• columbiformes;
  • comparative morphology;
  • computed tomography;
  • dodo;
  • endocast;
  • palaeoneurology;
  • Raphinae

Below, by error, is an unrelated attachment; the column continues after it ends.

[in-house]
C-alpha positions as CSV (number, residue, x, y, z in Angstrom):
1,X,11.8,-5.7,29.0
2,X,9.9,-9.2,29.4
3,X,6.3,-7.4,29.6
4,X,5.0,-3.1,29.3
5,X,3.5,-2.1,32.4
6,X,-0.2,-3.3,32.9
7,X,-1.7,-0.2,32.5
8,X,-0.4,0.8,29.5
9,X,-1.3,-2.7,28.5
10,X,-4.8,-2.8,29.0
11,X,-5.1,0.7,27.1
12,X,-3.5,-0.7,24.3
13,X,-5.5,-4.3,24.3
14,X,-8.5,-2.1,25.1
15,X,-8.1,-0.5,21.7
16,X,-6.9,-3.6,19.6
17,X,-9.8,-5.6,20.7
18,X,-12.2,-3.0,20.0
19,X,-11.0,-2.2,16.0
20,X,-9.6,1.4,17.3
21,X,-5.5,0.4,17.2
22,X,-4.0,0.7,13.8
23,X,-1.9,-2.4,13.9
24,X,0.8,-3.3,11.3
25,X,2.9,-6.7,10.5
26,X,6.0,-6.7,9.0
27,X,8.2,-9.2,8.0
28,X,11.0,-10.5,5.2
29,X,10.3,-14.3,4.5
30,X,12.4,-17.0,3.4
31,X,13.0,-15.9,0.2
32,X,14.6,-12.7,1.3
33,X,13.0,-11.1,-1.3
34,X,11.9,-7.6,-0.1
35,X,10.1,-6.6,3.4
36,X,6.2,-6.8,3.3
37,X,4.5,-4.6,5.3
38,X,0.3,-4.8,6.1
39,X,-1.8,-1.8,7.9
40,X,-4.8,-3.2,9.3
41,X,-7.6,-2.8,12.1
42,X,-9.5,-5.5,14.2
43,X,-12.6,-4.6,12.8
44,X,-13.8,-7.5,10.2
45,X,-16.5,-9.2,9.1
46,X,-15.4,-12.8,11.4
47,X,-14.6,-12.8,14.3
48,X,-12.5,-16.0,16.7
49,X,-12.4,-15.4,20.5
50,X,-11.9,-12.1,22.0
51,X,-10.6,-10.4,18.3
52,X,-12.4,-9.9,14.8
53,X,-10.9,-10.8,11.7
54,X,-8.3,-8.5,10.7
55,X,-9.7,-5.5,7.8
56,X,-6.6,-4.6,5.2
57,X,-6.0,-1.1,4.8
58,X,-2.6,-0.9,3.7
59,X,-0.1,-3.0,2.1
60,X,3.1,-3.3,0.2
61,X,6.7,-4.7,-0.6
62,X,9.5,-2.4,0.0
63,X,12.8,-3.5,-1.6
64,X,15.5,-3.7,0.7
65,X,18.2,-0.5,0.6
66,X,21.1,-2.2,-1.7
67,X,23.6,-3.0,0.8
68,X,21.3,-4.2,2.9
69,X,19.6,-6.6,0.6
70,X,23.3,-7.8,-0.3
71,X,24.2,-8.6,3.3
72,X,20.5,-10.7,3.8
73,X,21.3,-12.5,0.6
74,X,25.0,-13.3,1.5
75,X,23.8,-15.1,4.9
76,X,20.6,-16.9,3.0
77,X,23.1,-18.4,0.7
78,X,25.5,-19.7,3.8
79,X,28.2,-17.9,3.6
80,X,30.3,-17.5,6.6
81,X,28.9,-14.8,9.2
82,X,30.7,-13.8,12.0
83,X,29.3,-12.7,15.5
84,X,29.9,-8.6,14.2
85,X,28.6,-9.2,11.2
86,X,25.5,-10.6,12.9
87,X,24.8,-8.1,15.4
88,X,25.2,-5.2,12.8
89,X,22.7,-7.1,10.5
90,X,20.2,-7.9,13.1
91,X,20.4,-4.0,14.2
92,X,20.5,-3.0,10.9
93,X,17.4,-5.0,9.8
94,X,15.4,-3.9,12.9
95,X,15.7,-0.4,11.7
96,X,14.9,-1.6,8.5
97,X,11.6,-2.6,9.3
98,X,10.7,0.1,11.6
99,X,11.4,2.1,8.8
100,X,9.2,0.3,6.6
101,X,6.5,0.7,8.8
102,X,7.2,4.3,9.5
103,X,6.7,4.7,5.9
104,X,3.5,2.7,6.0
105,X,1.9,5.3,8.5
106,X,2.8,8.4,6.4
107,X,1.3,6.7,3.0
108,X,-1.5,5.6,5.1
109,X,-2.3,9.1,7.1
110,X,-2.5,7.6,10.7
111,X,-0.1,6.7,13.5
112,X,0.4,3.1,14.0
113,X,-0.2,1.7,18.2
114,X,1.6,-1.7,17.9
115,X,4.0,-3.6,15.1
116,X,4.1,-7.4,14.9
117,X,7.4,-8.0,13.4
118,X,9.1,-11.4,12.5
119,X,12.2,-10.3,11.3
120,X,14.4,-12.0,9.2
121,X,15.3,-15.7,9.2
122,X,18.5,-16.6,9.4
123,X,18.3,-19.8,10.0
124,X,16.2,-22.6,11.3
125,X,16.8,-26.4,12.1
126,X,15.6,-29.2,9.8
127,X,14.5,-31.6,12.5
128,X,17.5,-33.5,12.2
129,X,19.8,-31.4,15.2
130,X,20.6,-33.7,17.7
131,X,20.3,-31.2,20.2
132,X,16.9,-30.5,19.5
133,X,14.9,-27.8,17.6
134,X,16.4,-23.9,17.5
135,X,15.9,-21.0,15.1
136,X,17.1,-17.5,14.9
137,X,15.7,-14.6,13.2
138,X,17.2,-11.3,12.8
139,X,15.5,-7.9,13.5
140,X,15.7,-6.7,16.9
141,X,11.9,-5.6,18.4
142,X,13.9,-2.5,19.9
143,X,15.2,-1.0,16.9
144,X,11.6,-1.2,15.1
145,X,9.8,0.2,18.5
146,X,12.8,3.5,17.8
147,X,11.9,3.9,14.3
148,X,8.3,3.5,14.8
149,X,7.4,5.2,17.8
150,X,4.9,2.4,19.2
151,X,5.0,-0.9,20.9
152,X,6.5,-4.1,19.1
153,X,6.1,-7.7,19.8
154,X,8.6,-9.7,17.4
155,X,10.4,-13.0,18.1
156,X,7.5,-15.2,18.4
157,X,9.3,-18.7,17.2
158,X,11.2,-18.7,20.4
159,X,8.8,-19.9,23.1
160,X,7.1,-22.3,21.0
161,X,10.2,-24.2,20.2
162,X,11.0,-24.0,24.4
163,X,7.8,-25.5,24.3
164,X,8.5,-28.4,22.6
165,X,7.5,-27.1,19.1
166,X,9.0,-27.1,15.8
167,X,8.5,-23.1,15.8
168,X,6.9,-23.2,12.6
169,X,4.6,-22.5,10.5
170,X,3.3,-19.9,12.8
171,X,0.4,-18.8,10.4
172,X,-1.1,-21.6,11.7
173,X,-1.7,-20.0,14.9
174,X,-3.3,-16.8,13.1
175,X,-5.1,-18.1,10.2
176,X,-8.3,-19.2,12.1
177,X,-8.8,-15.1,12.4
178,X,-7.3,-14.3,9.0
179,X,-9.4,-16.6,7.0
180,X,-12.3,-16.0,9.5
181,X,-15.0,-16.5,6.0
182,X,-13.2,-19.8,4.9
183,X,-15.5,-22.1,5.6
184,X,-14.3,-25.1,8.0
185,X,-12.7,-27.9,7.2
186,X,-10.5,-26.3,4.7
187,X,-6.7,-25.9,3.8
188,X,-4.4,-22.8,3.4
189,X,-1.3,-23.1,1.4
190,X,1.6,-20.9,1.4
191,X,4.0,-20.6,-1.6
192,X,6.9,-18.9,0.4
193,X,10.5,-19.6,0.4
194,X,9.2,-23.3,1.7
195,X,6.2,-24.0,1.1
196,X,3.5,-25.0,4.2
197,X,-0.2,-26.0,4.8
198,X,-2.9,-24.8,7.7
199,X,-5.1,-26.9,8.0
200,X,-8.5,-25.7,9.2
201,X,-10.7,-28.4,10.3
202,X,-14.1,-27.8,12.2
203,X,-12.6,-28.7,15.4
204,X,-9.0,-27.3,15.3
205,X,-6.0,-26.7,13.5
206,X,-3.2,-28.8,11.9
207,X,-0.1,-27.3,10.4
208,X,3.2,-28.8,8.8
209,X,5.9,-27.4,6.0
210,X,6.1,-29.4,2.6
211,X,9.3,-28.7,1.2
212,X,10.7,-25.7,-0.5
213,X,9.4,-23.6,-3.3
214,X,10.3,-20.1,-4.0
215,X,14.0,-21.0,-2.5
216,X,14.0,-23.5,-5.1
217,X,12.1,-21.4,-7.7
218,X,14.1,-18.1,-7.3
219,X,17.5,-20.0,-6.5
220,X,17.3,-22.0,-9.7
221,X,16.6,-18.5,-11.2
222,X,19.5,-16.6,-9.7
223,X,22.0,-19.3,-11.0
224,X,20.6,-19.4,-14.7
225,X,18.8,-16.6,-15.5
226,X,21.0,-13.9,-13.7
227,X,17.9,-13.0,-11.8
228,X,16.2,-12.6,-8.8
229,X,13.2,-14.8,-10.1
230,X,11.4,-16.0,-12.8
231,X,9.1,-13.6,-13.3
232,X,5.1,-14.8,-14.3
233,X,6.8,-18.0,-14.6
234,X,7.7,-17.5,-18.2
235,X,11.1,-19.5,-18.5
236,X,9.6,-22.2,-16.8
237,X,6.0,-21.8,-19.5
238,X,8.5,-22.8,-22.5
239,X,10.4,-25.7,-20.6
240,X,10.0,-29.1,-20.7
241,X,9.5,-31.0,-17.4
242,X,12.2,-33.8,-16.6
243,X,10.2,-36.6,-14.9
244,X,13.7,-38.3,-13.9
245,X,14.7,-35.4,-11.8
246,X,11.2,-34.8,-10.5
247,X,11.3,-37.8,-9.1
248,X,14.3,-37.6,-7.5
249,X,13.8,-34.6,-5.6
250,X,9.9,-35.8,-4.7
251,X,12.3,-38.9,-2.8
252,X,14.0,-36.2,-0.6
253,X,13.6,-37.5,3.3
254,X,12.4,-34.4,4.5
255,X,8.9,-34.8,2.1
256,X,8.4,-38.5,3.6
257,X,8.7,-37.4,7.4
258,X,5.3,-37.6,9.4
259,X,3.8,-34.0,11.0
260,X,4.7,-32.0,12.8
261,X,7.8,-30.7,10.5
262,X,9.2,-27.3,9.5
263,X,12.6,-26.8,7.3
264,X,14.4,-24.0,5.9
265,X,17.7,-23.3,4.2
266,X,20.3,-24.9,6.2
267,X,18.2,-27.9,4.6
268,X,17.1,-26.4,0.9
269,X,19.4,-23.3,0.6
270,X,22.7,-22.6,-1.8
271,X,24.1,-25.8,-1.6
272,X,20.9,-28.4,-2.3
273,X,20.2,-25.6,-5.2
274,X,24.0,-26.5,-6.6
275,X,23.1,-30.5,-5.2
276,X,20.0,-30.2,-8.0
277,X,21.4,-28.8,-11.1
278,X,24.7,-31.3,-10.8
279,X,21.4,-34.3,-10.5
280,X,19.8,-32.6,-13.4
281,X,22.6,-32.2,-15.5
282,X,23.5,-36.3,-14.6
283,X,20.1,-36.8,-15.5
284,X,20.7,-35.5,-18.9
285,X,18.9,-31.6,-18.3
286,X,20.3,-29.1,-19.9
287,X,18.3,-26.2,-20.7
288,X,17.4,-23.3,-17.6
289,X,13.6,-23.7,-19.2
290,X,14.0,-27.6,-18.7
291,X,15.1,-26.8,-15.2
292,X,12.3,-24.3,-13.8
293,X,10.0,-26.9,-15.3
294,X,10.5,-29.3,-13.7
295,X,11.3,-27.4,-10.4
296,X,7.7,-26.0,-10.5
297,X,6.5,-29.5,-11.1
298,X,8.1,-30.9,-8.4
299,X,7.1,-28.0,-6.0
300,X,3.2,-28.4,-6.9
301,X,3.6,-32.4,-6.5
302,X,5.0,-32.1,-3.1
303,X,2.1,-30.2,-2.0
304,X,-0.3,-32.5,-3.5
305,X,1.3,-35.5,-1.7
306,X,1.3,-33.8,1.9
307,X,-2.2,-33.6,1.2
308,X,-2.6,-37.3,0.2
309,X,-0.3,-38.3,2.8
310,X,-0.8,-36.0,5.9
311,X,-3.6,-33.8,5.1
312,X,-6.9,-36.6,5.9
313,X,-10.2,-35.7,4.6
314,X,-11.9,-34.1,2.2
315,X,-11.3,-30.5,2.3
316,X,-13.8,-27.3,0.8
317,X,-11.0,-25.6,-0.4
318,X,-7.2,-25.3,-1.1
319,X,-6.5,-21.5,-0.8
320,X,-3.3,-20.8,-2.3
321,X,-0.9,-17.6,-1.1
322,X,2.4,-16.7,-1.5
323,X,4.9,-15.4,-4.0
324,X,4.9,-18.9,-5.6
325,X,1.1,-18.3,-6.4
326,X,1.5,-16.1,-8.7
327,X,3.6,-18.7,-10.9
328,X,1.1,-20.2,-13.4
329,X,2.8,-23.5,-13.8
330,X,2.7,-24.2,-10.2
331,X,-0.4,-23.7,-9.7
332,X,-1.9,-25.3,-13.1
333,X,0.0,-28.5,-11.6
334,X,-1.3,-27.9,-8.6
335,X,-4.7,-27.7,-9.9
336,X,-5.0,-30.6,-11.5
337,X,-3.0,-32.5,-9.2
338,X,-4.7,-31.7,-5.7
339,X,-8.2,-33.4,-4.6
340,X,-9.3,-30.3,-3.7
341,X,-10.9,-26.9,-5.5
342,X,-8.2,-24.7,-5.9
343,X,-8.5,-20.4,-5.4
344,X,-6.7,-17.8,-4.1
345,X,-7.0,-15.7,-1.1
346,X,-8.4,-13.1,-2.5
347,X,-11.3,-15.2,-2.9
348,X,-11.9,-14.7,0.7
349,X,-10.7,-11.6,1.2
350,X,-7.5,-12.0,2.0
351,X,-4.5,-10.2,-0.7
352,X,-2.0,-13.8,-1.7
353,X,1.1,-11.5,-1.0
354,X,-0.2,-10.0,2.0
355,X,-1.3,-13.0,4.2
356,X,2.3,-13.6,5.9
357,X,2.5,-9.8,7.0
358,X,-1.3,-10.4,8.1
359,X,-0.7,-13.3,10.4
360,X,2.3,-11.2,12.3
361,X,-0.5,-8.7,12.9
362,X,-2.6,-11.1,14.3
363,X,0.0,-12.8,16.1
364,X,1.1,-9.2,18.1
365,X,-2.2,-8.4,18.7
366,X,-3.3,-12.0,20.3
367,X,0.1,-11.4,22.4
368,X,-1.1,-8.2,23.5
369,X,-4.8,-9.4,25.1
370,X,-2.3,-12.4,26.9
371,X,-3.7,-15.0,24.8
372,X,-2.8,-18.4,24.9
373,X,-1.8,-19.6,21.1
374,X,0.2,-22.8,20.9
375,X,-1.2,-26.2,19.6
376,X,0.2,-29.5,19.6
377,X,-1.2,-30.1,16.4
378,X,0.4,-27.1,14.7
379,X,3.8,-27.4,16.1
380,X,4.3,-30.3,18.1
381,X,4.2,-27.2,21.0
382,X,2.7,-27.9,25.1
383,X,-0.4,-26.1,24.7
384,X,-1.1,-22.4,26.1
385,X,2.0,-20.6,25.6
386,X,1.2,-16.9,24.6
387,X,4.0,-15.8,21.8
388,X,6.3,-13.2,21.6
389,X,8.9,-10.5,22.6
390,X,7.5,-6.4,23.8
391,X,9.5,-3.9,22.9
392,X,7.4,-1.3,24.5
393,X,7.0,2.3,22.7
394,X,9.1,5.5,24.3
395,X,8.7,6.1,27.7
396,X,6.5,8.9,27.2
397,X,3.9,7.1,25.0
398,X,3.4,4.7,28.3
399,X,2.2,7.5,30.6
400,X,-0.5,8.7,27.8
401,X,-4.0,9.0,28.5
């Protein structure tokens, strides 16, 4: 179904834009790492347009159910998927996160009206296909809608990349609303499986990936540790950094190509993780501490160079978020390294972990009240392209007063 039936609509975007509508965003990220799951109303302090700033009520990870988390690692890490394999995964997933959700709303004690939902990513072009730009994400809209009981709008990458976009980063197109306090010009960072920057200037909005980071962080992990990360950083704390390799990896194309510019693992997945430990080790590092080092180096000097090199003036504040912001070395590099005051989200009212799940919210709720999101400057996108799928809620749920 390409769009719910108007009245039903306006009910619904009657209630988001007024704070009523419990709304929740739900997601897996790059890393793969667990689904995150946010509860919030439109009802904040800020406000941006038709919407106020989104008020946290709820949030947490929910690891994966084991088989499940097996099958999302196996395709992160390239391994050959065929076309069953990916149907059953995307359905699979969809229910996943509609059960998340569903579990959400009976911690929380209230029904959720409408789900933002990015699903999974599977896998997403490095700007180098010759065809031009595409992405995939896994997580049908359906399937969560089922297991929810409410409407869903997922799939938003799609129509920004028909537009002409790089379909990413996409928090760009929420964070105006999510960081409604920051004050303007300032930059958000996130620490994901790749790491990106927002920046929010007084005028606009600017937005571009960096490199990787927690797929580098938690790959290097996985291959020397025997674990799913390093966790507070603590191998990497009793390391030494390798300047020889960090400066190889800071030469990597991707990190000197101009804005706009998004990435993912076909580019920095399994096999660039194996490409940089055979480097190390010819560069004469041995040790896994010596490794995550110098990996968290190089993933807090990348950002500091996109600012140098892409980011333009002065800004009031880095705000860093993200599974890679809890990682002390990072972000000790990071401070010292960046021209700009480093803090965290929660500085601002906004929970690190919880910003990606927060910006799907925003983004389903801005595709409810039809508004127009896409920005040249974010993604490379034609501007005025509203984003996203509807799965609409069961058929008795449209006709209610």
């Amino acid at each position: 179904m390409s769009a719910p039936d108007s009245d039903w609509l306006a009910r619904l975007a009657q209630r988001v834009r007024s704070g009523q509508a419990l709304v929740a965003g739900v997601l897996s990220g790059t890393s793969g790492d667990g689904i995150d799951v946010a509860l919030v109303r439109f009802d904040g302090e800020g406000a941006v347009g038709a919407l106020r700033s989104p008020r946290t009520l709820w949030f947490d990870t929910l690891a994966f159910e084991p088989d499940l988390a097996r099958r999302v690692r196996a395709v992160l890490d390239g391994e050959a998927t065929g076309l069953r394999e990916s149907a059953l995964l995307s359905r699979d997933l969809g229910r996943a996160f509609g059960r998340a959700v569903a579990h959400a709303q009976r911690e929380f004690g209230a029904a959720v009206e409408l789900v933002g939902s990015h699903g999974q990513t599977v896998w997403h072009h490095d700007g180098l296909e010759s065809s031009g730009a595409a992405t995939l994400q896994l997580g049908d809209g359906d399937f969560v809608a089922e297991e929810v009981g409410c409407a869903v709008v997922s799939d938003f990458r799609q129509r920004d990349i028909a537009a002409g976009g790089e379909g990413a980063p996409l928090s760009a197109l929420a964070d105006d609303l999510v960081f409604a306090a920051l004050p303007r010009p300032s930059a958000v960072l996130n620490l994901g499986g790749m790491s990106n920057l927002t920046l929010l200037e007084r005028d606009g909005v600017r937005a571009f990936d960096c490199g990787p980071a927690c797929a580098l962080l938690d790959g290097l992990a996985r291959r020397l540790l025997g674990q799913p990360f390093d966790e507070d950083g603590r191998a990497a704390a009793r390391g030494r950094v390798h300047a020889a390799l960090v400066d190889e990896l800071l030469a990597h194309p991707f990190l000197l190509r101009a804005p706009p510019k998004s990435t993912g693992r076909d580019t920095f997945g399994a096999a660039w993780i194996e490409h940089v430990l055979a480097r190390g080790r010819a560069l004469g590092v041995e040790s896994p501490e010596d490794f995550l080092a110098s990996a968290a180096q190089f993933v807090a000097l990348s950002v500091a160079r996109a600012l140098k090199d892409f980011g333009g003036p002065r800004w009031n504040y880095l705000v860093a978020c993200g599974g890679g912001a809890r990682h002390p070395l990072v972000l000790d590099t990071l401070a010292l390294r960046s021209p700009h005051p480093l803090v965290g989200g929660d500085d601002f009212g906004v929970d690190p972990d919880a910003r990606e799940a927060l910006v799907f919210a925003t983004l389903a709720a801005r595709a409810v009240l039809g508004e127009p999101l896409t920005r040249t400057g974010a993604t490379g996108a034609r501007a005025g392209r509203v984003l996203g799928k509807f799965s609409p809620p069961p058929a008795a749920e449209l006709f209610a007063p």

The dodo (Raphus cucullatus) became extinct only 100 years after humans first arrived on the Indian Ocean island of Mauritius. Even though it has become an example of oddity, obsolescence, stupidity, and extinction, most aspects of its biology are still unknown. We used high-resolution X-ray computed tomography (CT) scanning to examine the endocranial morphology of the dodo and compare this virtual endocast to eight close relatives. Enlarged olfactory bulbs are a shared characteristic of the Raphinae and posteriorly angled semicircular canals are particular to the dodo compared with the other eight species sampled here. A regression of log endocranial volume against log body size shows that the dodo has an endocranial volume on par with other pigeons. Aspects of the dodo's biology are discussed in relation to these endocranial features.